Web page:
Synopses & Reviews
Aimed at undergraduates, Contemporary Ethics
presupposes little or no familiarity with ethics and is written in a clear and engaging style.
It provides students with a sympathetic but critical guide to utilitarianism, explaining its different forms and exploring the debates it has spawned. The book leads students through a number of current issues in contemporary ethics that are connected to controversies over and within utilitarianism. At the same time, it uses utilitarianism to introduce students to ethics as a subject.
In these ways, the book is not only a guide to utilitarianism, but also an introduction to some standard problems of ethics and to several important topics in contemporary ethical theory.
Includes bibliographical references (p. 288-302) and index.
About the Author
"Shaw sets out to do two things: to introduce students to moral philosophy in general, and to explore utilitarianism in all its facets. He has pulled off this dual task better than one could have imagined. All the central questions in moral philosophy are discussed, and without this ever seeming to be irrelevant to the full discussion of utilitarianism. Shaw's interweaving of the topics is simply mawsterful." Brad Hooker, University of Reading
" Shaw's book has many strengths. Throughout, it is informed by an impressive familiarity with not only the current content but also the history of utilitarian thought; and the historical material, though ample, never compromises either the topical unity of each chapter or the logical progression of the book. Moreover, the overall organization of the book is thoughtful, with the second half of the book not only succeeding but effectively reinforcing and deepening - but without being repetitive of - the first half. As a result of this subtle construction (but also because of its thoroughness), this book is longer than...others, but Shaw's polished and unobtrusive writing style make it easy to get through. Perhaps its greatest strength, though, is its honesty and fairness: although Shaw is clearly a supporter of utilitarianism, he explains its rivals sympathetically, and he openly acknowledges those points where utilitarianism is weak. This fairness, as well as being intrinsically desirable, makes the book very safe for use in the classroom...It is easily the best of these books for most purposes generally and as an introduction to utilitarianism specifically." Ben Eggleston, Mind, Vol.109, No.436, October 2000.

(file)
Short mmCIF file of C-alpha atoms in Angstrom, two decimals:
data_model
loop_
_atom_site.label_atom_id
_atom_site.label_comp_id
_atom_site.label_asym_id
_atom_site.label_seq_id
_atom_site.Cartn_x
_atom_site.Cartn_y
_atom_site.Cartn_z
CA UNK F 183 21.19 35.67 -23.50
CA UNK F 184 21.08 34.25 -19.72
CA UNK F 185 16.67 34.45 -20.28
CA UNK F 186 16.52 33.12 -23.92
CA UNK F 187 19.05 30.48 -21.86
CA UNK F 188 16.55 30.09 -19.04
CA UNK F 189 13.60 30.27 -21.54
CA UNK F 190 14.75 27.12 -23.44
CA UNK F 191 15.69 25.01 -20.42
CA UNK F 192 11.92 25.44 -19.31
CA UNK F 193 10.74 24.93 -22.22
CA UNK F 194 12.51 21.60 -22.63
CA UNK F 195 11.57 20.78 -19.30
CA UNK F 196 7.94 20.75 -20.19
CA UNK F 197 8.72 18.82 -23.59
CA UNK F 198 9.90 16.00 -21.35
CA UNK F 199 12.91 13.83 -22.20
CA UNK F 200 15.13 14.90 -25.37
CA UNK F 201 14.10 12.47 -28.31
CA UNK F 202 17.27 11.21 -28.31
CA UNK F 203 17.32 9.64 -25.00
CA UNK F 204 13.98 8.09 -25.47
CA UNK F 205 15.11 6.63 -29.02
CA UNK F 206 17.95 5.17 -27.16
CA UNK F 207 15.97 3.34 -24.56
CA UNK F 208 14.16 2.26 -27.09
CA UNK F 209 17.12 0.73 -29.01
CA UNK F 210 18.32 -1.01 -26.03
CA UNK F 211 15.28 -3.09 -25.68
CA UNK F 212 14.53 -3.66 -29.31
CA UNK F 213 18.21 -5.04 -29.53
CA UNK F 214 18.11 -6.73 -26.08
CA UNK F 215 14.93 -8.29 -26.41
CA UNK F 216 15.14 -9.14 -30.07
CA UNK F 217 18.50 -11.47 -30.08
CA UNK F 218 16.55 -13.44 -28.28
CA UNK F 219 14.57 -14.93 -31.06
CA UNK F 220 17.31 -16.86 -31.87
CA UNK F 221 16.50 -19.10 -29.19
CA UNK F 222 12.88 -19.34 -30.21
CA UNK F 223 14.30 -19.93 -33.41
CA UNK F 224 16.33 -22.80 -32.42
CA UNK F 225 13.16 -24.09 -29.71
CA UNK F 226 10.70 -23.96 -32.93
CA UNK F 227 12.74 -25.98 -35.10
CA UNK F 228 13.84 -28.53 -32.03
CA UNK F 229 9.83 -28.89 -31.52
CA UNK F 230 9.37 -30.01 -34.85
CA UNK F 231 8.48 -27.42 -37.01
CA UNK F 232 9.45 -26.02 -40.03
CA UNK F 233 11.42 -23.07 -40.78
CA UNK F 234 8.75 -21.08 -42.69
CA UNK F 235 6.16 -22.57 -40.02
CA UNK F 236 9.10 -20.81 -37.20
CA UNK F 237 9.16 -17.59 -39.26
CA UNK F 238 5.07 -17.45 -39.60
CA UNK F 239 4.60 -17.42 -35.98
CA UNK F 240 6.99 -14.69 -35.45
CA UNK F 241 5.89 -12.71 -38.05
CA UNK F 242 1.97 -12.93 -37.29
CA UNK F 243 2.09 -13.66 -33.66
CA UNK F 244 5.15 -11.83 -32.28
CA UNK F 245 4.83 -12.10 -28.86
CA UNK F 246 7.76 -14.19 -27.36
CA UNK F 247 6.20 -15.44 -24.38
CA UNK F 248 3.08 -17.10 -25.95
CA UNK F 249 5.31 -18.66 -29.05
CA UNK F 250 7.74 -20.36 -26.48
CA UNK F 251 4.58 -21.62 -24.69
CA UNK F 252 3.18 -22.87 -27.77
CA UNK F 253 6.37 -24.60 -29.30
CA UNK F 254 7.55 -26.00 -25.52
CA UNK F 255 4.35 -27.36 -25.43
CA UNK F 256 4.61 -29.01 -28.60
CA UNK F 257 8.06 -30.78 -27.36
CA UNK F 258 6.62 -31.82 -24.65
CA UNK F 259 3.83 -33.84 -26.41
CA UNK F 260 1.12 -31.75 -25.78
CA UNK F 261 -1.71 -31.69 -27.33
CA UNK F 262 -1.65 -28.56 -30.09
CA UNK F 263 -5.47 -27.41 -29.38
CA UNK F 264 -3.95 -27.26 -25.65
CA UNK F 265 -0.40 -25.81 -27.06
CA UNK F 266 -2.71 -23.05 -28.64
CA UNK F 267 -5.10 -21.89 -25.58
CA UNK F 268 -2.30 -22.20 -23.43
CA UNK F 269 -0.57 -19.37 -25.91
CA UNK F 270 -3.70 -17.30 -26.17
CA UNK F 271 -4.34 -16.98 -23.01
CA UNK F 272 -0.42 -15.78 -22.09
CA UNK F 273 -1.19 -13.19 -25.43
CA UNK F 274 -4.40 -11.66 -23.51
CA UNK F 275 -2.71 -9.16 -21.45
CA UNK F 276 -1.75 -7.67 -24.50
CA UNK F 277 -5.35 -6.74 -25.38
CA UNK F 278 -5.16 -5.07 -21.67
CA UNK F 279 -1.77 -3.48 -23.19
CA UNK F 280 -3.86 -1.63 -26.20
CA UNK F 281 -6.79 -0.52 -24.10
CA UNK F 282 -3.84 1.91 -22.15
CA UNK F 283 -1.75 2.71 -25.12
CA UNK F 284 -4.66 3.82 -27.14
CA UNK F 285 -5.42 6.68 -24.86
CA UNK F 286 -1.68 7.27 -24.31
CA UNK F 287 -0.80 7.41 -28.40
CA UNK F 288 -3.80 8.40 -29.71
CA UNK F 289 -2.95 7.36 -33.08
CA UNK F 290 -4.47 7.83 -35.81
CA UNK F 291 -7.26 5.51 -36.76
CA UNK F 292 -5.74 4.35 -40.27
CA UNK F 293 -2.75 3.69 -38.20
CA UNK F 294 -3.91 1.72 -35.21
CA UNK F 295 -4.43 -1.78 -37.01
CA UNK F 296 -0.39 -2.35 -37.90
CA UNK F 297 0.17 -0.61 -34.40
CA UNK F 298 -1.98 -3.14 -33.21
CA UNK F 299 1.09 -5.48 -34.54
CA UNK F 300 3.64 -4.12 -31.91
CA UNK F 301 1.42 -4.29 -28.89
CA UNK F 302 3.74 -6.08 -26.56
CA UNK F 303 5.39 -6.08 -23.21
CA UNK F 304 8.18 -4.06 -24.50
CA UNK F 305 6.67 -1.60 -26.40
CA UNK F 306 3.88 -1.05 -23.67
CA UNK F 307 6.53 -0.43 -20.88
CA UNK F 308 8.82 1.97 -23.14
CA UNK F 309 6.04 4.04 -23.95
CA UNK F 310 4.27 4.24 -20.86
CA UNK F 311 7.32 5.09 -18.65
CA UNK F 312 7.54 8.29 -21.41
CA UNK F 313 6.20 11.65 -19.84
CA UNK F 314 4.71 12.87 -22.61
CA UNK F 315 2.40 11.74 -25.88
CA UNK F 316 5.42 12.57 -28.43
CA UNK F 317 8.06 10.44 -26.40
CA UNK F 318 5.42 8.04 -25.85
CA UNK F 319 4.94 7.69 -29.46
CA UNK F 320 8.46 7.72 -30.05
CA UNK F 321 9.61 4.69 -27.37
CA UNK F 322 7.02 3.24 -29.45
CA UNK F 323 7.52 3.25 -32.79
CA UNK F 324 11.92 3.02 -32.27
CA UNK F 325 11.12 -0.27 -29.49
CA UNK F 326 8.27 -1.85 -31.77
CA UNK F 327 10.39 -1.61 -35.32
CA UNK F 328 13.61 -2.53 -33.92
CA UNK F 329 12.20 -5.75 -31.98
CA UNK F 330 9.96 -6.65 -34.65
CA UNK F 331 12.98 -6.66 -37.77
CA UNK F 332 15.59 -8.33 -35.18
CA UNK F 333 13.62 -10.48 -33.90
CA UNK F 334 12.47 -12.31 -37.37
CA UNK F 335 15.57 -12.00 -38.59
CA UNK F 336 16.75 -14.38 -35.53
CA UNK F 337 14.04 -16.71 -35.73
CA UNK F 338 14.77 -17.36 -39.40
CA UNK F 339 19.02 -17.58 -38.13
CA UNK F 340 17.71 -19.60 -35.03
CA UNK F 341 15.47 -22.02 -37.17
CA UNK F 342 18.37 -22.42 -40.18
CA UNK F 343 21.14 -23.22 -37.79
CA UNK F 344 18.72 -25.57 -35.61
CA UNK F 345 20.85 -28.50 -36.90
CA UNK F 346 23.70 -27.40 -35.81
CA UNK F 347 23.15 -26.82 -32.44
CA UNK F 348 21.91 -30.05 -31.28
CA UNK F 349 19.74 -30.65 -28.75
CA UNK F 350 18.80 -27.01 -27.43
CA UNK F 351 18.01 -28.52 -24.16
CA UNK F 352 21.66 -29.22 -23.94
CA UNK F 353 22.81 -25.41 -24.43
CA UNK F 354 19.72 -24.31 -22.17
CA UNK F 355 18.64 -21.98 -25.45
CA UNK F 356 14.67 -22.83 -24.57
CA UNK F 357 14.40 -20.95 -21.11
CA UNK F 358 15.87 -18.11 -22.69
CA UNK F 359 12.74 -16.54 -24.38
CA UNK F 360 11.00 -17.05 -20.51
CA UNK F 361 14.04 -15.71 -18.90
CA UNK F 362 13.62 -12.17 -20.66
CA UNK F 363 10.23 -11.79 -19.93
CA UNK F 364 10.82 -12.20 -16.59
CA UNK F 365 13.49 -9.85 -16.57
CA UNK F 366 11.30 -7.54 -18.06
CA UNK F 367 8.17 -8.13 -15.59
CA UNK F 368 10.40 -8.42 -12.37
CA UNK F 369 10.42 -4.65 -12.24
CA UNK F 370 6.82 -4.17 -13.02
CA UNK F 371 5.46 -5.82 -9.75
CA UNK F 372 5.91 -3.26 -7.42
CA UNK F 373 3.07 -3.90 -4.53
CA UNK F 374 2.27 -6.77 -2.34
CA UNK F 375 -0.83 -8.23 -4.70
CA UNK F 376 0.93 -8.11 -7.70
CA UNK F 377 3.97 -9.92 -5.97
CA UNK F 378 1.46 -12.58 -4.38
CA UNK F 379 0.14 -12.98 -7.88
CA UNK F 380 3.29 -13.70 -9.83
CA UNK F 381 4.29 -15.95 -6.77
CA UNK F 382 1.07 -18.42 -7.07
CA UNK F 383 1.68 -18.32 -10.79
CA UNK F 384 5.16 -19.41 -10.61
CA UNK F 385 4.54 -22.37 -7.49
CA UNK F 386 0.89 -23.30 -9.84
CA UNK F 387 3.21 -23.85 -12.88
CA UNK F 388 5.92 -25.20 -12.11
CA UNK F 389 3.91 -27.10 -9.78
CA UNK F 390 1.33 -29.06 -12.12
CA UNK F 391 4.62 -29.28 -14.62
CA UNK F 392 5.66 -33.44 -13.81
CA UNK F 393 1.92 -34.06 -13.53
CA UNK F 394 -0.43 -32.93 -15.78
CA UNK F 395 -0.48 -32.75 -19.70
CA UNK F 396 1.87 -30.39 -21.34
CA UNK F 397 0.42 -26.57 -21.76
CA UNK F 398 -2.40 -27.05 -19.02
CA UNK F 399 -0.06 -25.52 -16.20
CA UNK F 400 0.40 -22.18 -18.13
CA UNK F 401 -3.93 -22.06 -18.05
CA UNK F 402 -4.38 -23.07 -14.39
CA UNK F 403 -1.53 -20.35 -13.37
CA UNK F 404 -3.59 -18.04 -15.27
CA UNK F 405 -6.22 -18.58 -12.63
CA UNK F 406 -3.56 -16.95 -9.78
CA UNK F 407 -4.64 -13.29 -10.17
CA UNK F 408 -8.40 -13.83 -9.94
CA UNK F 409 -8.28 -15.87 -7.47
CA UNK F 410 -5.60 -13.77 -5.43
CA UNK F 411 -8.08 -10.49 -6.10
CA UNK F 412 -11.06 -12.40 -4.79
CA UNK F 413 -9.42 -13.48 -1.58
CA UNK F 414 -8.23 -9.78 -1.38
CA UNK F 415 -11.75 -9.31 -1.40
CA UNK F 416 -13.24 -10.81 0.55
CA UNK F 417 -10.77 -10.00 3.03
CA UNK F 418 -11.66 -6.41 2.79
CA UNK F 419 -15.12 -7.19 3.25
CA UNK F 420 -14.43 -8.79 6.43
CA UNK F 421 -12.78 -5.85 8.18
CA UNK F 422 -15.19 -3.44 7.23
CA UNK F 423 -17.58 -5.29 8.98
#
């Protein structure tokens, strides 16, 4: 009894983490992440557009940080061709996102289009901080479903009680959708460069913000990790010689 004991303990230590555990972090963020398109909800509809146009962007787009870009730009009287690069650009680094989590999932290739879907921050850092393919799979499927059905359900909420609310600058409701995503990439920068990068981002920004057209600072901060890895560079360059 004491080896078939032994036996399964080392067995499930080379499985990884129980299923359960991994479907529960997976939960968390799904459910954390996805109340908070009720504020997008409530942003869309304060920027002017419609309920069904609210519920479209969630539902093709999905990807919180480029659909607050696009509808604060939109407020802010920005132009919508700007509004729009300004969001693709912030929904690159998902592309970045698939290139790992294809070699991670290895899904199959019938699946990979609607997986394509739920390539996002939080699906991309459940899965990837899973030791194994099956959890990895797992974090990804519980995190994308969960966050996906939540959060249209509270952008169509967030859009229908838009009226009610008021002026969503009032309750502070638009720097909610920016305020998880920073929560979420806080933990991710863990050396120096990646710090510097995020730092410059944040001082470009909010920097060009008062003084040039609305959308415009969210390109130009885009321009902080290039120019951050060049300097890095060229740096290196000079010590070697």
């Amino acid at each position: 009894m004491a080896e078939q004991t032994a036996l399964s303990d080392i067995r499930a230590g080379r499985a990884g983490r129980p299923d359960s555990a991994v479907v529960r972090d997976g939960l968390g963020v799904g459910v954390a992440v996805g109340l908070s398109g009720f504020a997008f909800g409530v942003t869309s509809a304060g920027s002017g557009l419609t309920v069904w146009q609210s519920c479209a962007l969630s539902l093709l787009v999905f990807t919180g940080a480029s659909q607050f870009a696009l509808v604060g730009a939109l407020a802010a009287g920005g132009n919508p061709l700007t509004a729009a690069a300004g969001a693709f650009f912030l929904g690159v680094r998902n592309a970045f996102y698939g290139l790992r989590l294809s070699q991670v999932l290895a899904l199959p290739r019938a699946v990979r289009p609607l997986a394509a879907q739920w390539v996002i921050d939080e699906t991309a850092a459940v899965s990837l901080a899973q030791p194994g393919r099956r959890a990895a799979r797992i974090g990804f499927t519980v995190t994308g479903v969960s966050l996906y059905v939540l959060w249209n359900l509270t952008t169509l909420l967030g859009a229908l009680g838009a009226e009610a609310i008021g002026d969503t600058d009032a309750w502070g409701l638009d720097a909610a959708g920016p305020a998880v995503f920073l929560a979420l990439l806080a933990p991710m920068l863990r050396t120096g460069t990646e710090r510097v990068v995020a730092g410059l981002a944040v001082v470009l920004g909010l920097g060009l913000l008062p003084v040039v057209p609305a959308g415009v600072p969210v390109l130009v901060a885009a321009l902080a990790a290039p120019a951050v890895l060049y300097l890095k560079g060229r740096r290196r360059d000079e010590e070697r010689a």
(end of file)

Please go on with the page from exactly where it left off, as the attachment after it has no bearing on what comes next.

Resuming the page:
Table of Contents
Preface and Acknowledgments.
1. Introducing Utilitarianism.
Utilitarianism, Law and Society.
Two Rival Nonconsequentialist Theories.
The Deathbed Promise.
Consequences, Actual and Probable.
Average versus Total Happiness.
2. Welfare, Happiness, and the Good. .
Mill's View of Pleasure and Happiness.
A Problem for Mental-State Accounts of Well-Being.
Well-Being as the Satisfaction of Desire.
Objective Theories of WellBeing.
Where This Lack of Consensus Leaves Utilitarianism.
3. Arguing for Utilitarianism.
Bentham and the Principle of Utility.
Mill: Proof and Sentiment.
Self-Evidence and the Language of Morality.
Utilitarianism and Commonsense Morality.
The Case against Deontology.
The Appeal of Utilitarianism.
4. Objections to Utilitarianism.
Utilitarianism Condones Immoral Conduct.
Promises and Particularity of Obligation.
The Distribution of Welfare.
Is Utilitarianism Too Demanding?.
5. Refining Utilitarianism. .
Second-Order Moral Judgements.
Moives, Dispositions, and Traits of Character.
The Importance of Secondary Rule.
The Rules of the Ordinary Morality.
Two Levels of Moral Thinking.
6. Rights, Liberty, and Punishment.
The Criminal Justice System.
The Nature and Function of Rights.
The Nature and Function of Rights.
7. Justice, Welfare, and Economic Distribution. .
Some facts about Poverty and Inequality.
Thinking about Justice.
Rawl's Theory of Justice.
Utilitarianism and Distributive Equality.
8. Virtue, Personal Life, and the Demands of Morality. .
Good-Bye to Normative Theory?.
Utilitarianism and the Virtues.
Moral Fanacticism and the things we value.
Those Who Are Near and Dear.
The Personal Point of View.
The Needs of Strangers.